We get a more detailed description later in the story,  (Stain studied the tiny, six-legged creature, with its disquietingly near-human face. Near. Yet not quite. It was unmarked by the physical conversions of those abstract passion-producers men call good and evil, which show in some form upon every human countenance. Its ears were large, doubtless for purposes of eavesdropping, and its two antennae quivered upon its hairless head and it raised a frail limb as if to shake hands), which shows that my initial impression was rather inaccurate and yet that's how I still see it.

I would imagine that the cover is featured in the Ides of Octember, so I should probably just break down and buy it already.

I like the story. It's vintage early Zelazny, where he presents a world and explores it. In the distant future, mankind has stagnated under the guidance of Morgenguard,, the supercomputer which took fifteen years to build, and its executioners, the Angels of Death. If Morgenguard determines that an individual must die to preserve society, then an Angel is dispatched to do the deed.

What is an Angel of Death, you ask?

The Angel of Death is, at any given moment, any one of ten thousand anonymous individuals whose bodies bear the mark of Morgenguard, after this fashion: Selected before birth because of a genetic heritage that includes heightened perception and rapid reflexes, certain individuals of the homo sapiens variety are given a deadly powerful education under force-fed conditions. This compensates for its brevity. At age fourteen, they may or may not accept employment in the service of Morgenguard, the city-sized machine created by the mutual efforts of all civilized peoples over a period of fifteen years and empowered to manage their worlds for them. Should any decline, these individuals generally proceed to excel in their chosen professions. Should they accept, a two-year period of specialized training follows. At the end of this time, their bodies have built into them an arsenal of weapons and numerous protective devices and their reflexes have been surgically and chemically stimulated to a point of thoughtlike rapidity.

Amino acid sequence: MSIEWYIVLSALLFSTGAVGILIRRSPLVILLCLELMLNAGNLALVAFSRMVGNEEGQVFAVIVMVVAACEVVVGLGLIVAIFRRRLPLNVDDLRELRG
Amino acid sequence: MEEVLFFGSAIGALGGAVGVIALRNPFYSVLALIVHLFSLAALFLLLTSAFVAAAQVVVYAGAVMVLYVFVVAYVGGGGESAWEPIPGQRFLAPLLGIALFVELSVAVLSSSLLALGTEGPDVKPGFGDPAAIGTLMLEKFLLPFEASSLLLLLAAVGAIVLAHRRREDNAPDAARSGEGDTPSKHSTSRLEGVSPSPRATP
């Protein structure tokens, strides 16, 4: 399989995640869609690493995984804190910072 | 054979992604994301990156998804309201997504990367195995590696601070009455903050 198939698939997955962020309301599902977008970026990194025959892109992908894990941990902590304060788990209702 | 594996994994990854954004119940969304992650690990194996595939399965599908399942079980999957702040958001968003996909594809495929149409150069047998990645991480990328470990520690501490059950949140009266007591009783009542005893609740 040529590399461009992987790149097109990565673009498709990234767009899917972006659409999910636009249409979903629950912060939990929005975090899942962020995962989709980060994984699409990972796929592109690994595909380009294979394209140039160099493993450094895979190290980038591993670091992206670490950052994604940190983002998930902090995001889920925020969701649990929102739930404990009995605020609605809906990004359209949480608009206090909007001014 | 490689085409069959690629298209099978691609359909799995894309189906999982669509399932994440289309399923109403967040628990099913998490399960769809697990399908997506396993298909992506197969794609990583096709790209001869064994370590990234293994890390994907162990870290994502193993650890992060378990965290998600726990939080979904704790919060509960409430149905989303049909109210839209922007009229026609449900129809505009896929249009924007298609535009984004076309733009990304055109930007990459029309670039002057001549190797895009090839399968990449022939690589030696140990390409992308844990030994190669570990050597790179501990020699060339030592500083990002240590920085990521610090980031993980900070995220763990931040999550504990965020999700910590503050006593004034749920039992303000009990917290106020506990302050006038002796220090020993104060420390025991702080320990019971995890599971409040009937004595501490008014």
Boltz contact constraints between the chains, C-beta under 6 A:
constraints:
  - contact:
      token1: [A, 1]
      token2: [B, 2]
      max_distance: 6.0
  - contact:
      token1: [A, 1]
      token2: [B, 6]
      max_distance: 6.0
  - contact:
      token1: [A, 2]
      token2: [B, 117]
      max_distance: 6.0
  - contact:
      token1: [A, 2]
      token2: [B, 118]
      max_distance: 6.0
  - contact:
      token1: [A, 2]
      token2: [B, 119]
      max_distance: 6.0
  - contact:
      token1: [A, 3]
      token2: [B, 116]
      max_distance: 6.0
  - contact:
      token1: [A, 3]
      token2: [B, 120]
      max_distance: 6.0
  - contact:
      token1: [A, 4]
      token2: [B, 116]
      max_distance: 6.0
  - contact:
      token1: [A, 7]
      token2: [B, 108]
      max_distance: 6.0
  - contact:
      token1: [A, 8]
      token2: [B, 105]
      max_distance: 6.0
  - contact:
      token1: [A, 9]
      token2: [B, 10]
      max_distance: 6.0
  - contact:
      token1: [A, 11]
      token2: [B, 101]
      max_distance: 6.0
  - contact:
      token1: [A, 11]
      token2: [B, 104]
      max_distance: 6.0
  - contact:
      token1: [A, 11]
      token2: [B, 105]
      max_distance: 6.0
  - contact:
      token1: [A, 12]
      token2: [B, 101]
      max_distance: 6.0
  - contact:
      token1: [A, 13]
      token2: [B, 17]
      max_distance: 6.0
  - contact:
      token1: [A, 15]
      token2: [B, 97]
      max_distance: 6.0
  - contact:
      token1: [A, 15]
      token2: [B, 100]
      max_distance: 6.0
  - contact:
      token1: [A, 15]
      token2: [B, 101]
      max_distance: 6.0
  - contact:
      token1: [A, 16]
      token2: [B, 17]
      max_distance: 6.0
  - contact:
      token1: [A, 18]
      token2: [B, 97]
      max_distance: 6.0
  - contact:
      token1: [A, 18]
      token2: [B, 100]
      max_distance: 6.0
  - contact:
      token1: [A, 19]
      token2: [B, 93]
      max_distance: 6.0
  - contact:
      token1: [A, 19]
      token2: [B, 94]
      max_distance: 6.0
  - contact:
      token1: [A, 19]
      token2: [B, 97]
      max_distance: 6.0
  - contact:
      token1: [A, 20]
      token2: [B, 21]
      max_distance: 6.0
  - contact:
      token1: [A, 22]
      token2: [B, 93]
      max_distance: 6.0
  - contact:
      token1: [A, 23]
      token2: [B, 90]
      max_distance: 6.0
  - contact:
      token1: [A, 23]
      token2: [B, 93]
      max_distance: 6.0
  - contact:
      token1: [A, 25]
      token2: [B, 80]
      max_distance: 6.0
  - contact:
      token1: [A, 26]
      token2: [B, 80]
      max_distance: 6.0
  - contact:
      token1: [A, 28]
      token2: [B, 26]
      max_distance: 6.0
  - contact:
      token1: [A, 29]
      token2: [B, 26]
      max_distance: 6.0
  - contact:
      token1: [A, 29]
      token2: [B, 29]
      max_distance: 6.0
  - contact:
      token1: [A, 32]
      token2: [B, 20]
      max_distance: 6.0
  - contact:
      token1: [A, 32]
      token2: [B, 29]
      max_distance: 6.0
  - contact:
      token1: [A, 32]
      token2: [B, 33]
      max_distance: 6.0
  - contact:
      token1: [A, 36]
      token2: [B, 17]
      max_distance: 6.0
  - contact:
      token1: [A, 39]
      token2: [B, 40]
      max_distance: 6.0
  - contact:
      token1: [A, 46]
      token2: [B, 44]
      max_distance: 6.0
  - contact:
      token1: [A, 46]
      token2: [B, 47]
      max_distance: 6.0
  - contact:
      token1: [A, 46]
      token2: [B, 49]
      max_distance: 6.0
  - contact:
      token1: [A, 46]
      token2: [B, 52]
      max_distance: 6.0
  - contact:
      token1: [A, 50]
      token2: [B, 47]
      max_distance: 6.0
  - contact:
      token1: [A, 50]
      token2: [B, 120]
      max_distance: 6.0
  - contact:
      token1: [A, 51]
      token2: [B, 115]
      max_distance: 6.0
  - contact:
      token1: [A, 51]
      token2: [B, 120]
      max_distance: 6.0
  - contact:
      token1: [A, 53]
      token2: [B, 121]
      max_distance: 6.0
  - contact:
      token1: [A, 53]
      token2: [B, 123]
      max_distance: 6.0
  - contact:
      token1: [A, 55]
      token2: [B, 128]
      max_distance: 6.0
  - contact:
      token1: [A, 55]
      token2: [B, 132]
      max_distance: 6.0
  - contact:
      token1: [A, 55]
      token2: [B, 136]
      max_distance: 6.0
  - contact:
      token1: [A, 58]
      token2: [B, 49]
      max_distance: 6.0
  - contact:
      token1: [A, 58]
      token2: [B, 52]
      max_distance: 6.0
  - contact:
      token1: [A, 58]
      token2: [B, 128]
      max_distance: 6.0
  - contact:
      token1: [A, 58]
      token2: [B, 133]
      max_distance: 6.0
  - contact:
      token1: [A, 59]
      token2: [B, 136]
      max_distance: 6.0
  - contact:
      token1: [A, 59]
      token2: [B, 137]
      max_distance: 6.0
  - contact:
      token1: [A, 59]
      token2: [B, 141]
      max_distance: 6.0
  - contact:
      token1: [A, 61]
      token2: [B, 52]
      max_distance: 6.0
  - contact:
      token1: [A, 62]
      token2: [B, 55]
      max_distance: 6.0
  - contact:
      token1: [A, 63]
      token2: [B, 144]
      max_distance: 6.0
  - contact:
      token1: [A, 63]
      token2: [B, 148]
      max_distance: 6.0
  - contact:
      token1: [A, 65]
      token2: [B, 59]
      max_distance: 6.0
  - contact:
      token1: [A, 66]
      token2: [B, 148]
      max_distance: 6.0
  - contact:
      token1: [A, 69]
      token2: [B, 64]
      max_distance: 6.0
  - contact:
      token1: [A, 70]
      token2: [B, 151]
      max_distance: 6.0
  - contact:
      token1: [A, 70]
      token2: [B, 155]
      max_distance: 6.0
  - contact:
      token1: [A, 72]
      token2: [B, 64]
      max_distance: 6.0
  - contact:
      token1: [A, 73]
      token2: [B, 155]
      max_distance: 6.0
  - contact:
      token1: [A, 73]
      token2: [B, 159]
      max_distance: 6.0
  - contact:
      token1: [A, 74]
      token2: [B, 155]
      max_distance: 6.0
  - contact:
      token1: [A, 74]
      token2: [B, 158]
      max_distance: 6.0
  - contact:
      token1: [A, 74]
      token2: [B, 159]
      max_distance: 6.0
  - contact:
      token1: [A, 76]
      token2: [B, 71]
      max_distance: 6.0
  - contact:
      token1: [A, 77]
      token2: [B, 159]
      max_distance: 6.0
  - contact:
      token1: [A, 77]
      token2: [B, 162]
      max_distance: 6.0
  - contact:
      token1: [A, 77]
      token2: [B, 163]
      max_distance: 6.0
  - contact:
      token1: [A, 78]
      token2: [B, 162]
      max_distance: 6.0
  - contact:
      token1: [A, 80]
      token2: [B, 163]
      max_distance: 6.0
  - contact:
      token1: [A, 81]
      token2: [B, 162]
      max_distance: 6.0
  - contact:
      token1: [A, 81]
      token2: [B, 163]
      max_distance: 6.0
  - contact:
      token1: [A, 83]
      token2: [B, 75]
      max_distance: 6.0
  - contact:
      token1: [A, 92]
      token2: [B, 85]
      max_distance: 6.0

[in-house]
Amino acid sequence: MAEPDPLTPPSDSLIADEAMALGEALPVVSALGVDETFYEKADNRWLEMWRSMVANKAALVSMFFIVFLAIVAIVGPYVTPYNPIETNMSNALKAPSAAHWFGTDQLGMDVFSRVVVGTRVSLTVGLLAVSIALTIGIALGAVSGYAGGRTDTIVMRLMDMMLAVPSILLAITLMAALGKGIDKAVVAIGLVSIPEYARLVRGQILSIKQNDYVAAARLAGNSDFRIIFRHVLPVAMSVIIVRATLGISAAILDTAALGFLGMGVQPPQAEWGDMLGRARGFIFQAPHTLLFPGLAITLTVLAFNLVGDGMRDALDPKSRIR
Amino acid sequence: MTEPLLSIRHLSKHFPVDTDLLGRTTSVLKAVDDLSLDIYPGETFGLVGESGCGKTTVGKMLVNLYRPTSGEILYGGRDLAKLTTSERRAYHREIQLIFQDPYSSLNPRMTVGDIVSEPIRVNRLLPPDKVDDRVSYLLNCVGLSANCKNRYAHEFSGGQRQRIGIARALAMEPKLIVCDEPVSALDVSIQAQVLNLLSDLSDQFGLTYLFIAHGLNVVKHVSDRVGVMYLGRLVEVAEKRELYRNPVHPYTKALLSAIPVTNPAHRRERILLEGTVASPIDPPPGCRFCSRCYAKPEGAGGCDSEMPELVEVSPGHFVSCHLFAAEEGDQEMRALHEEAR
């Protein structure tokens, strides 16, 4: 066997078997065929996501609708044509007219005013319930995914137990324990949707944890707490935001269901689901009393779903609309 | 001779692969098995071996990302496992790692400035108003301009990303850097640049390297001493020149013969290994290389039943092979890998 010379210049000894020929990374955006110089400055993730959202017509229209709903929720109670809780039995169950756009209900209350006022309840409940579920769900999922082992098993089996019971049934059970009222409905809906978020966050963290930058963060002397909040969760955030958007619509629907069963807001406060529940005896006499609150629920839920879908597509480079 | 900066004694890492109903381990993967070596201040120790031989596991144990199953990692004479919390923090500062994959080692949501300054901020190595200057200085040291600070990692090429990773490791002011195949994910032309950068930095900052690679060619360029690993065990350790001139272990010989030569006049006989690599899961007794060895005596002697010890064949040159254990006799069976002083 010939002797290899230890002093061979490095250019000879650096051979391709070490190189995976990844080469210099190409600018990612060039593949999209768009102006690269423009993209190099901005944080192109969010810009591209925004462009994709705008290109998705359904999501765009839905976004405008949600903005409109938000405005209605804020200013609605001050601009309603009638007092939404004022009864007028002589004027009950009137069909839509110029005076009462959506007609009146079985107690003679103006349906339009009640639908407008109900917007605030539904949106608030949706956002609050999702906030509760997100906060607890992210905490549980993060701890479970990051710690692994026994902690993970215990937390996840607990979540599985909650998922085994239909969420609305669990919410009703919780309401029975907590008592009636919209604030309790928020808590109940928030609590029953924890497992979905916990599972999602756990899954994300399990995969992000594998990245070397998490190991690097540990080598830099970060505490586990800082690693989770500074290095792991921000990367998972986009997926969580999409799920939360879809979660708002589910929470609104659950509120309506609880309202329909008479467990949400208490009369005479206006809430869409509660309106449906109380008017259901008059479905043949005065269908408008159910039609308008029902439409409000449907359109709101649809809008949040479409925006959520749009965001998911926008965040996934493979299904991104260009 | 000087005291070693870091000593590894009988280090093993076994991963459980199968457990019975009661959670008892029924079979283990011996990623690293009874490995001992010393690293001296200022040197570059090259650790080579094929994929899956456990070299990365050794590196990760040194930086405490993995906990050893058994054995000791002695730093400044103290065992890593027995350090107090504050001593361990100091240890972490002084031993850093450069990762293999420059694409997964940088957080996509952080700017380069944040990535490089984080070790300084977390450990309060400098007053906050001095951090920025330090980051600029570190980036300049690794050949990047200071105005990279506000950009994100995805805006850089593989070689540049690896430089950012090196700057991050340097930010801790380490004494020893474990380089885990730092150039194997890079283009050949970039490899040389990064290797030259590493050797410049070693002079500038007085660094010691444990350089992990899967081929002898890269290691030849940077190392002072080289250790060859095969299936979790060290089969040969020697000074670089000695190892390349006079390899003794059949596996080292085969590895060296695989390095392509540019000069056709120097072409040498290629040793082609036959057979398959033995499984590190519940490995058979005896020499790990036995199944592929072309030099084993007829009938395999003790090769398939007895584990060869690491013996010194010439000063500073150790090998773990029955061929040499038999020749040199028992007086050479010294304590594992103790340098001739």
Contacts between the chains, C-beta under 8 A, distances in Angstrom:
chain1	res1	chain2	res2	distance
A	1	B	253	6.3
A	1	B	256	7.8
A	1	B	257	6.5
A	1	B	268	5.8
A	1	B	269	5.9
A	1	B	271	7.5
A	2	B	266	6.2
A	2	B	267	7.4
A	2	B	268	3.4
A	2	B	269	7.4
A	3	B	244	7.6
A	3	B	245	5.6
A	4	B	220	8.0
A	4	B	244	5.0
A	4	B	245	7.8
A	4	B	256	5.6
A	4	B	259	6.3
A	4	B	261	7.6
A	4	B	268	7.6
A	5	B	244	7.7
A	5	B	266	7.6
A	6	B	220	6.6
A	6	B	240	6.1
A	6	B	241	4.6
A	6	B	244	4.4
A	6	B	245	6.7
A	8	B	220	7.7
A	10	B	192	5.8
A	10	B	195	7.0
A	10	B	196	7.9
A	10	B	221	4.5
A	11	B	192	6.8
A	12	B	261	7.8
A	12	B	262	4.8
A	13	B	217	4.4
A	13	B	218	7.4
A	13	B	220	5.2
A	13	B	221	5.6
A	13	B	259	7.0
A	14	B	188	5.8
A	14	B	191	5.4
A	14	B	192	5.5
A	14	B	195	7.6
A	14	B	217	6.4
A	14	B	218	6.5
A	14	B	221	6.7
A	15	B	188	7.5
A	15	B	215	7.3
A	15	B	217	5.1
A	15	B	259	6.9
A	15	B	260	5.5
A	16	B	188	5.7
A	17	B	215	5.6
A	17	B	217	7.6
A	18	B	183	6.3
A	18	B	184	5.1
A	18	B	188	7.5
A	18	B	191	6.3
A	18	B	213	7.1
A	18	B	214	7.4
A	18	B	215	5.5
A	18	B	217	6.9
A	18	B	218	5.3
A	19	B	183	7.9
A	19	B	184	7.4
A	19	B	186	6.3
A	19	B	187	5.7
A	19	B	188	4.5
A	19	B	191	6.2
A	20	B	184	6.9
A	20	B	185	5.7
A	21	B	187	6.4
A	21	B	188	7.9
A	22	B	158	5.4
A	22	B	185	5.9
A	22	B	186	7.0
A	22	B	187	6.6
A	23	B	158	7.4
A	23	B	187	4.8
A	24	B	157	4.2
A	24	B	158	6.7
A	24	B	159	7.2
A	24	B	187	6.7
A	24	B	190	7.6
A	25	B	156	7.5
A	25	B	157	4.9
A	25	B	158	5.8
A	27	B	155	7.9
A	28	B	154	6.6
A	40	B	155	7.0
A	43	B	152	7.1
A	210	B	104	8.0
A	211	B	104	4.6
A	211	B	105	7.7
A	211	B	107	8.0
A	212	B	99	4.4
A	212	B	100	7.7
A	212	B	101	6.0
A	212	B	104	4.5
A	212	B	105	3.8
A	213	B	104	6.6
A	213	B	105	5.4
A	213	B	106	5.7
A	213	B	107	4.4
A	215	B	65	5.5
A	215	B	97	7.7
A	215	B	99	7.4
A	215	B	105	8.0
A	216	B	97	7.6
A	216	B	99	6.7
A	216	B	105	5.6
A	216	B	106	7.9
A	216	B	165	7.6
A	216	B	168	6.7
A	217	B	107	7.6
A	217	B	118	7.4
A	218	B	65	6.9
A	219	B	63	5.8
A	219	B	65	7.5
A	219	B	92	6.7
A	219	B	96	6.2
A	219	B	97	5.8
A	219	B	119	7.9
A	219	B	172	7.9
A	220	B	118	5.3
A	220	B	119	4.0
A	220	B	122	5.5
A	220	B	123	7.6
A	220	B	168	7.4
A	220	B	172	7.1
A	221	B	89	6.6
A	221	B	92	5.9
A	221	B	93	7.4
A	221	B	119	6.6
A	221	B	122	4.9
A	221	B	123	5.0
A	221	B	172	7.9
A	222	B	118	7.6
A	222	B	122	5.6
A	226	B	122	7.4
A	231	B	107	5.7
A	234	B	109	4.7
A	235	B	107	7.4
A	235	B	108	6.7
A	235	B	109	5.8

They work an eight-hour day, five days a week, with two daily coffee breaks and an hour for lunch. They receive two vacations a year and they work for fourteen years and are retired on full salary at age thirty, when their reflexes begin to slow. At any given moment, there are always at least ten thousand on duty.

On any given workday, they stand in the transport cubicles in Shadowhall in Morgenguard, receive instructions, are transported to the worlds and into the presence of the individuals who have become superfluous, dispatch these individuals and depart.

He is the Angel of Death. Life lasts long, save for him; populations would rise up like tidal waves and inundate worlds, save for him; criminals would require trials and sentencing, save for him; and of course history might reflect unnecessary twistings and turnings, save for the Angel of Death.

One dark form might walk the streets of a city and leave that city empty of life at its back. Coming in lightning and departing in thunder, no world is foreign, no face unfamiliar, and the wearer of the black gauntlets is legend, folklore and myth; for, to a hundred billion people, he is but one being with a single personality.

All of which is true. Quite, quite true. And the Dark Angel cannot die. 

Should the near-impossible occur, should some being with speed and intrepidity be standing accidentally armed at the moment his name on the roll yonder and up is being shouted, then the remains of the stricken Dark Angel vanish as, with a simultaneous lightning-and-thunder effect, another takes his place, rising, as it were, out of ashes.